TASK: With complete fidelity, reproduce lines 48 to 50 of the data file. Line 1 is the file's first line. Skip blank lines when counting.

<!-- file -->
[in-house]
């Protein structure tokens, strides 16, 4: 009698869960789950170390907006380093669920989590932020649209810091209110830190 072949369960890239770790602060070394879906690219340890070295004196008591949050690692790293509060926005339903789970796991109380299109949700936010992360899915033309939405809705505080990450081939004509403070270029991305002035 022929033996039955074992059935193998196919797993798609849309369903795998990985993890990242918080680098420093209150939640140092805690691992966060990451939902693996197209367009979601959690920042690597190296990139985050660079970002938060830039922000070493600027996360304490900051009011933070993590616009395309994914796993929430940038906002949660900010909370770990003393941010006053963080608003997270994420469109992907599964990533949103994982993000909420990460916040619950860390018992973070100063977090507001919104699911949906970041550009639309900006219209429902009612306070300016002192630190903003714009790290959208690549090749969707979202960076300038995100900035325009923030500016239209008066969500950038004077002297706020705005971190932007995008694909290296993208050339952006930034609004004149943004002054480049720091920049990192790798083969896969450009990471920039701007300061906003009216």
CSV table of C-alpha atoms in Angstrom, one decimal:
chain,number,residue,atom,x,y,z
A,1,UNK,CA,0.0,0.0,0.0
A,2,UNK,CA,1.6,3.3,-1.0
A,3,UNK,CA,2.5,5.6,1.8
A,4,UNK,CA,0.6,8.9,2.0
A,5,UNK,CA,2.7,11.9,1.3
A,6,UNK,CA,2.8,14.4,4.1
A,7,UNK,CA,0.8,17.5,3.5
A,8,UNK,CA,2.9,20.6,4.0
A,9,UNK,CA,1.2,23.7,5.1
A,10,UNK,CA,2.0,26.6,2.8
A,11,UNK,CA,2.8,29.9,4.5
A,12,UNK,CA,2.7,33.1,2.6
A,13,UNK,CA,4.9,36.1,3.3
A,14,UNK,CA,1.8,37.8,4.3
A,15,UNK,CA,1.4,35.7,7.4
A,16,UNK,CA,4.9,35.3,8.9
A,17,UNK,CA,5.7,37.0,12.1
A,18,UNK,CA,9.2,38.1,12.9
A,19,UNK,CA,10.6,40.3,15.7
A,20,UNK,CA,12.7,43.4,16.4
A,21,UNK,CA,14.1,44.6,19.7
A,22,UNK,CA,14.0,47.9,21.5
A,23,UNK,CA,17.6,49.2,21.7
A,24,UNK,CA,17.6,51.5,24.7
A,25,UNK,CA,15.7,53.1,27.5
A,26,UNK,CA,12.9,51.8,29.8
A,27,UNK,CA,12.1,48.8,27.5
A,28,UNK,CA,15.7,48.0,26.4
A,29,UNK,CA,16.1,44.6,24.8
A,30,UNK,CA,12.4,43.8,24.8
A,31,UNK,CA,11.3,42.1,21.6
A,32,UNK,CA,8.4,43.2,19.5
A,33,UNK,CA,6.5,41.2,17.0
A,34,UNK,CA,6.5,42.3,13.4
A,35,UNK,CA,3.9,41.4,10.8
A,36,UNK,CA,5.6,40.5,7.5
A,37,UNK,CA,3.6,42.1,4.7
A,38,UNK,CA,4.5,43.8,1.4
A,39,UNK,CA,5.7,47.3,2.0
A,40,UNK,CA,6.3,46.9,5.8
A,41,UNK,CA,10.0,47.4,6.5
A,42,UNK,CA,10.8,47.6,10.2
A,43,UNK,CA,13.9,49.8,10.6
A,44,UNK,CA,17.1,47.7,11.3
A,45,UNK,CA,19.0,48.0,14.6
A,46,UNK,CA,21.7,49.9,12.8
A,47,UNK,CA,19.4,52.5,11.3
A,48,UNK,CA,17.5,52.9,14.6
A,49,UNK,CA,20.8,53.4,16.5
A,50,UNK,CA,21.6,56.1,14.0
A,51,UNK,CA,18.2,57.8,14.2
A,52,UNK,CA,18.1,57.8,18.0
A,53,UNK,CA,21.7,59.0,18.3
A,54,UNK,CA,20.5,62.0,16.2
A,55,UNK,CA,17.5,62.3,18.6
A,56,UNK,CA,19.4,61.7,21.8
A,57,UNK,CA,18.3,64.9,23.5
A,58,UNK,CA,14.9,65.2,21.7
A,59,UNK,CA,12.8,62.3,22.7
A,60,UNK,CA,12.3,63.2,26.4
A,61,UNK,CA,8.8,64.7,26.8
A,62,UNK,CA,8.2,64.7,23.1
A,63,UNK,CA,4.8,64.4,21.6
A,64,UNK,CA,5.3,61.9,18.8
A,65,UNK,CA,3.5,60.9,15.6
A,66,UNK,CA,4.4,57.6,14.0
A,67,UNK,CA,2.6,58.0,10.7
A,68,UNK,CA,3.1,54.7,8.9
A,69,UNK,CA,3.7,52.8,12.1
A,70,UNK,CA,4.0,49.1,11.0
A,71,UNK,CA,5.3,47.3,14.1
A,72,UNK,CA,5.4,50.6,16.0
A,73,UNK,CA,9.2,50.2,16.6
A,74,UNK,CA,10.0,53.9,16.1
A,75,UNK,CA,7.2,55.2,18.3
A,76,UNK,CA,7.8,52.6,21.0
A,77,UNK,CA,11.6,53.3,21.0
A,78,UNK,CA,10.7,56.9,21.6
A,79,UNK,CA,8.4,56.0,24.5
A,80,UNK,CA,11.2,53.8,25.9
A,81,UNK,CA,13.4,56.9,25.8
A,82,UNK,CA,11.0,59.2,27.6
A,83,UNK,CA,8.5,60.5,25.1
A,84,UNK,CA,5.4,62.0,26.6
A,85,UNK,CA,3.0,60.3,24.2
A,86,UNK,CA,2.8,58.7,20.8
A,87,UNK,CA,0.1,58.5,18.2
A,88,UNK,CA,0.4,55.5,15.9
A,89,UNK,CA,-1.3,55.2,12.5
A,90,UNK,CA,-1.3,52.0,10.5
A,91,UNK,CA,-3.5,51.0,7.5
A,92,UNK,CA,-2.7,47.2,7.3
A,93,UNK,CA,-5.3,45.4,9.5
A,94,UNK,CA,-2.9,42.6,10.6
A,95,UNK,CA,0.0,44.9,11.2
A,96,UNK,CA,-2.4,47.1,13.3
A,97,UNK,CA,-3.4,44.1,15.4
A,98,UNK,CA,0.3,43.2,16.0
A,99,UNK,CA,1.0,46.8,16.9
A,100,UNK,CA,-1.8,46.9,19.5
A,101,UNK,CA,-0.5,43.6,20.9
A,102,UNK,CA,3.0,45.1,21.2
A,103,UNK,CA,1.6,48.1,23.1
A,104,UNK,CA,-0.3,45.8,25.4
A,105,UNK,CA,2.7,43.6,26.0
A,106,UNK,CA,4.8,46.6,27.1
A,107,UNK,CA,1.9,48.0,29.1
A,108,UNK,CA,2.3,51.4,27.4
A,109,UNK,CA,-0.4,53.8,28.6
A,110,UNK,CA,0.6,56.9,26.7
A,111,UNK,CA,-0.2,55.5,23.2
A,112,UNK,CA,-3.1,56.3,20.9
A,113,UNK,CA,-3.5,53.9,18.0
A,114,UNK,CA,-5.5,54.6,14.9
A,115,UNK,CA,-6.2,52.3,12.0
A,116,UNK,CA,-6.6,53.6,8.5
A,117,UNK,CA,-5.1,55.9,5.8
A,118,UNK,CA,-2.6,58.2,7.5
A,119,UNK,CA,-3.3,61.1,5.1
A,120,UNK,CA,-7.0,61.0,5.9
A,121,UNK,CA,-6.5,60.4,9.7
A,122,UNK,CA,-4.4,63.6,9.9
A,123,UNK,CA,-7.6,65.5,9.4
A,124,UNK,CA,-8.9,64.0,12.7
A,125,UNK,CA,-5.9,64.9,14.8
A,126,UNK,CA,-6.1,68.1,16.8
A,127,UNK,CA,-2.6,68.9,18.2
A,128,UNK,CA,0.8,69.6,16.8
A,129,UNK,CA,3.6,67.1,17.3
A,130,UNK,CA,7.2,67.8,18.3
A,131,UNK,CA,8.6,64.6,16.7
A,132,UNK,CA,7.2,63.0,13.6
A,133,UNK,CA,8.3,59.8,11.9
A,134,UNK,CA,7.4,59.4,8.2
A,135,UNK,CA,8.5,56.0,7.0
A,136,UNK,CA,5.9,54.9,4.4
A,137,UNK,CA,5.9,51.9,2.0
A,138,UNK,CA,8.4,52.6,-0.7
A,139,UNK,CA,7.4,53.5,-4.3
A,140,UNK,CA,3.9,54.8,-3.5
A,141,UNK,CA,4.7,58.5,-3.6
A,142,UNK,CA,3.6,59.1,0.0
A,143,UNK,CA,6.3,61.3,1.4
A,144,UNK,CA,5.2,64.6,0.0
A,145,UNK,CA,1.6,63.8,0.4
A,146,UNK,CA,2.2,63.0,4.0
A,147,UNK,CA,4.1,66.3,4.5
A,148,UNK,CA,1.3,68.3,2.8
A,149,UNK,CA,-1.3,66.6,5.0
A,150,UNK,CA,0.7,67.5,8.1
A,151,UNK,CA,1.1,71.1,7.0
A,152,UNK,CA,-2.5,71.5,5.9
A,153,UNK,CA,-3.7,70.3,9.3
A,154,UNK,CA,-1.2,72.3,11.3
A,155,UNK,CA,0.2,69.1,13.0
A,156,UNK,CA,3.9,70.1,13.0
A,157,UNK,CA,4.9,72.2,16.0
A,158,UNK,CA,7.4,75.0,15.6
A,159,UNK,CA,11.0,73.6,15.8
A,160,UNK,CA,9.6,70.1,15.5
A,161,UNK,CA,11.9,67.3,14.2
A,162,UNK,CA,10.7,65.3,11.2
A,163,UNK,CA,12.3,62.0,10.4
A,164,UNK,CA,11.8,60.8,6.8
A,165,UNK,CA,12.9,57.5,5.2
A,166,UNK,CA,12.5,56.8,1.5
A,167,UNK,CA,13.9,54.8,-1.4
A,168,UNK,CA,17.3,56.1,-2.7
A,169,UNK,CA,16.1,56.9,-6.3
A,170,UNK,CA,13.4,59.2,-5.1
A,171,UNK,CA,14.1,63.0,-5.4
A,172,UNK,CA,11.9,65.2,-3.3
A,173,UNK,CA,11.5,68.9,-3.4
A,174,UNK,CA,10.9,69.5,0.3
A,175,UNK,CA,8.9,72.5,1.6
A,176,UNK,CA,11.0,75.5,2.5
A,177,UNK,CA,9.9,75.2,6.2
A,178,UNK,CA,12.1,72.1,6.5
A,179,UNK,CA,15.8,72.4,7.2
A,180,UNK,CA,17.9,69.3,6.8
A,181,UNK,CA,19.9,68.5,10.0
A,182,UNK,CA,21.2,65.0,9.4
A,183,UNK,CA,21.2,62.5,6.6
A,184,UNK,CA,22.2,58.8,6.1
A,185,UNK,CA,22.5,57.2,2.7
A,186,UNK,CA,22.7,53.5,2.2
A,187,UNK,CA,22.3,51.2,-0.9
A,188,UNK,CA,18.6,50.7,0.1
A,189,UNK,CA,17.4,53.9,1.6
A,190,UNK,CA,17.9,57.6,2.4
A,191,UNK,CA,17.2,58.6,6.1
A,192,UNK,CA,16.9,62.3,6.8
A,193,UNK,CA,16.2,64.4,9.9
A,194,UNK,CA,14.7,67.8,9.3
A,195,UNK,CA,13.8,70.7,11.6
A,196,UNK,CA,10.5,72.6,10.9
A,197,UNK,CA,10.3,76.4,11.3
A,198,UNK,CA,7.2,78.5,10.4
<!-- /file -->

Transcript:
A,44,UNK,CA,17.1,47.7,11.3
A,45,UNK,CA,19.0,48.0,14.6
A,46,UNK,CA,21.7,49.9,12.8